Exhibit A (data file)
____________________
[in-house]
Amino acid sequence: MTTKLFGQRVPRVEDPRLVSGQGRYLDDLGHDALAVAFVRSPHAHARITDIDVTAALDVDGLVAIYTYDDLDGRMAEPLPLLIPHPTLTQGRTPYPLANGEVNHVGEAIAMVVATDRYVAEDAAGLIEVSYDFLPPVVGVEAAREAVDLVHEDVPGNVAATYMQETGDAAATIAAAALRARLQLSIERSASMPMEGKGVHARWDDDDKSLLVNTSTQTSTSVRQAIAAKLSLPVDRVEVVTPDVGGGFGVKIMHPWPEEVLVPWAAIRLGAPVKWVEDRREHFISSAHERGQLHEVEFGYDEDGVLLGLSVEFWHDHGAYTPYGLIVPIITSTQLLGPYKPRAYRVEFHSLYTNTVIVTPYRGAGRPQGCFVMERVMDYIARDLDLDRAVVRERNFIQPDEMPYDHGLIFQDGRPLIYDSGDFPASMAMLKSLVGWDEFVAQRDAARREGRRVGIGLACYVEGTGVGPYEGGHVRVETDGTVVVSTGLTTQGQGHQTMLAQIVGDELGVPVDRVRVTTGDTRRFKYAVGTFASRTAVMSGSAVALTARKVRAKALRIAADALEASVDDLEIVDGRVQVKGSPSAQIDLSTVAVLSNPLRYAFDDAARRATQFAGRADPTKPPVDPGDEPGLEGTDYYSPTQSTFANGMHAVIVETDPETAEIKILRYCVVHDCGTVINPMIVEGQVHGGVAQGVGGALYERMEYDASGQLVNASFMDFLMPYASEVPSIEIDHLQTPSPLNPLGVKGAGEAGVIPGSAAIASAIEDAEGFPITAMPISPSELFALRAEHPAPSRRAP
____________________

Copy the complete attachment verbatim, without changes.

[in-house]
Amino acid sequence: MTTKLFGQRVPRVEDPRLVSGQGRYLDDLGHDALAVAFVRSPHAHARITDIDVTAALDVDGLVAIYTYDDLDGRMAEPLPLLIPHPTLTQGRTPYPLANGEVNHVGEAIAMVVATDRYVAEDAAGLIEVSYDFLPPVVGVEAAREAVDLVHEDVPGNVAATYMQETGDAAATIAAAALRARLQLSIERSASMPMEGKGVHARWDDDDKSLLVNTSTQTSTSVRQAIAAKLSLPVDRVEVVTPDVGGGFGVKIMHPWPEEVLVPWAAIRLGAPVKWVEDRREHFISSAHERGQLHEVEFGYDEDGVLLGLSVEFWHDHGAYTPYGLIVPIITSTQLLGPYKPRAYRVEFHSLYTNTVIVTPYRGAGRPQGCFVMERVMDYIARDLDLDRAVVRERNFIQPDEMPYDHGLIFQDGRPLIYDSGDFPASMAMLKSLVGWDEFVAQRDAARREGRRVGIGLACYVEGTGVGPYEGGHVRVETDGTVVVSTGLTTQGQGHQTMLAQIVGDELGVPVDRVRVTTGDTRRFKYAVGTFASRTAVMSGSAVALTARKVRAKALRIAADALEASVDDLEIVDGRVQVKGSPSAQIDLSTVAVLSNPLRYAFDDAARRATQFAGRADPTKPPVDPGDEPGLEGTDYYSPTQSTFANGMHAVIVETDPETAEIKILRYCVVHDCGTVINPMIVEGQVHGGVAQGVGGALYERMEYDASGQLVNASFMDFLMPYASEVPSIEIDHLQTPSPLNPLGVKGAGEAGVIPGSAAIASAIEDAEGFPITAMPISPSELFALRAEHPAPSRRAP